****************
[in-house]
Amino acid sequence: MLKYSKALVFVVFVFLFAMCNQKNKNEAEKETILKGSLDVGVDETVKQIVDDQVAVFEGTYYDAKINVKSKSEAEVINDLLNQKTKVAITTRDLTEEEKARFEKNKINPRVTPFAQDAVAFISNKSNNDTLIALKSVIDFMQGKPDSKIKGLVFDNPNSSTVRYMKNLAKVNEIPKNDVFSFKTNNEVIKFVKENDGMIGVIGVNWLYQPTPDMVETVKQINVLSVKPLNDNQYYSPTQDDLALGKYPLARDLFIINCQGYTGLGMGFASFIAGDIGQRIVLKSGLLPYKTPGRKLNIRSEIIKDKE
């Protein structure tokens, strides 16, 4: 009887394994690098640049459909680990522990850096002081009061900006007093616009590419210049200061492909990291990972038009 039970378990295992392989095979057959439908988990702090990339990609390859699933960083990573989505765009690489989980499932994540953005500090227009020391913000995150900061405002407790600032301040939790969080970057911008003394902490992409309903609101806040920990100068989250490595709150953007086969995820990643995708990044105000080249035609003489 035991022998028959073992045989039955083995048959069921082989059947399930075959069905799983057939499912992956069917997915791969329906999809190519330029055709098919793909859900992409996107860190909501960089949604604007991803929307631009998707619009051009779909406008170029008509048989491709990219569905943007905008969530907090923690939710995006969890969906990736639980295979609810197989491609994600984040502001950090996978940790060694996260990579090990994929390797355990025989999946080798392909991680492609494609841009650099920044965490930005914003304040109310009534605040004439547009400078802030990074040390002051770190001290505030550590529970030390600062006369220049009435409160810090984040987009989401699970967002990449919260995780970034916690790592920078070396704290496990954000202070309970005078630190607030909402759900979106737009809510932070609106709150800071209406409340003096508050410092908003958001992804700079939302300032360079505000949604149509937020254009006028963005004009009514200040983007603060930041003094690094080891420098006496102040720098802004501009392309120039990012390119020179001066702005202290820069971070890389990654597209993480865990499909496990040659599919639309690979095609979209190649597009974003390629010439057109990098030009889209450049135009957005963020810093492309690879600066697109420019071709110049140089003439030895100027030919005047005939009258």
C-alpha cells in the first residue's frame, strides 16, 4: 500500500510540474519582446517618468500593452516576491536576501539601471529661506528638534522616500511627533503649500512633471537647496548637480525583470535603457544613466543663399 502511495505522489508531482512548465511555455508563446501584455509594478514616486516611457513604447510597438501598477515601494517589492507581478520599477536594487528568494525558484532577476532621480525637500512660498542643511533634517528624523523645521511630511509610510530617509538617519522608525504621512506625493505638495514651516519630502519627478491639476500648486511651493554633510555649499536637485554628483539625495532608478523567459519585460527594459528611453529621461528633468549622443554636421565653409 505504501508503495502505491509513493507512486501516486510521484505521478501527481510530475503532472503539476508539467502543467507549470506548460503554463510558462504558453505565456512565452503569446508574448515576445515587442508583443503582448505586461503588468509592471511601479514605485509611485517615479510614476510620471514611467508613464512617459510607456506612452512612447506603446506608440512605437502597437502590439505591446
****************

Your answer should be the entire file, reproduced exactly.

[in-house]
Amino acid sequence: MLKYSKALVFVVFVFLFAMCNQKNKNEAEKETILKGSLDVGVDETVKQIVDDQVAVFEGTYYDAKINVKSKSEAEVINDLLNQKTKVAITTRDLTEEEKARFEKNKINPRVTPFAQDAVAFISNKSNNDTLIALKSVIDFMQGKPDSKIKGLVFDNPNSSTVRYMKNLAKVNEIPKNDVFSFKTNNEVIKFVKENDGMIGVIGVNWLYQPTPDMVETVKQINVLSVKPLNDNQYYSPTQDDLALGKYPLARDLFIINCQGYTGLGMGFASFIAGDIGQRIVLKSGLLPYKTPGRKLNIRSEIIKDKE
């Protein structure tokens, strides 16, 4: 009887394994690098640049459909680990522990850096002081009061900006007093616009590419210049200061492909990291990972038009 039970378990295992392989095979057959439908988990702090990339990609390859699933960083990573989505765009690489989980499932994540953005500090227009020391913000995150900061405002407790600032301040939790969080970057911008003394902490992409309903609101806040920990100068989250490595709150953007086969995820990643995708990044105000080249035609003489 035991022998028959073992045989039955083995048959069921082989059947399930075959069905799983057939499912992956069917997915791969329906999809190519330029055709098919793909859900992409996107860190909501960089949604604007991803929307631009998707619009051009779909406008170029008509048989491709990219569905943007905008969530907090923690939710995006969890969906990736639980295979609810197989491609994600984040502001950090996978940790060694996260990579090990994929390797355990025989999946080798392909991680492609494609841009650099920044965490930005914003304040109310009534605040004439547009400078802030990074040390002051770190001290505030550590529970030390600062006369220049009435409160810090984040987009989401699970967002990449919260995780970034916690790592920078070396704290496990954000202070309970005078630190607030909402759900979106737009809510932070609106709150800071209406409340003096508050410092908003958001992804700079939302300032360079505000949604149509937020254009006028963005004009009514200040983007603060930041003094690094080891420098006496102040720098802004501009392309120039990012390119020179001066702005202290820069971070890389990654597209993480865990499909496990040659599919639309690979095609979209190649597009974003390629010439057109990098030009889209450049135009957005963020810093492309690879600066697109420019071709110049140089003439030895100027030919005047005939009258």
C-alpha cells in the first residue's frame, strides 16, 4: 500500500510540474519582446517618468500593452516576491536576501539601471529661506528638534522616500511627533503649500512633471537647496548637480525583470535603457544613466543663399 502511495505522489508531482512548465511555455508563446501584455509594478514616486516611457513604447510597438501598477515601494517589492507581478520599477536594487528568494525558484532577476532621480525637500512660498542643511533634517528624523523645521511630511509610510530617509538617519522608525504621512506625493505638495514651516519630502519627478491639476500648486511651493554633510555649499536637485554628483539625495532608478523567459519585460527594459528611453529621461528633468549622443554636421565653409 505504501508503495502505491509513493507512486501516486510521484505521478501527481510530475503532472503539476508539467502543467507549470506548460503554463510558462504558453505565456512565452503569446508574448515576445515587442508583443503582448505586461503588468509592471511601479514605485509611485517615479510614476510620471514611467508613464512617459510607456506612452512612447506603446506608440512605437502597437502590439505591446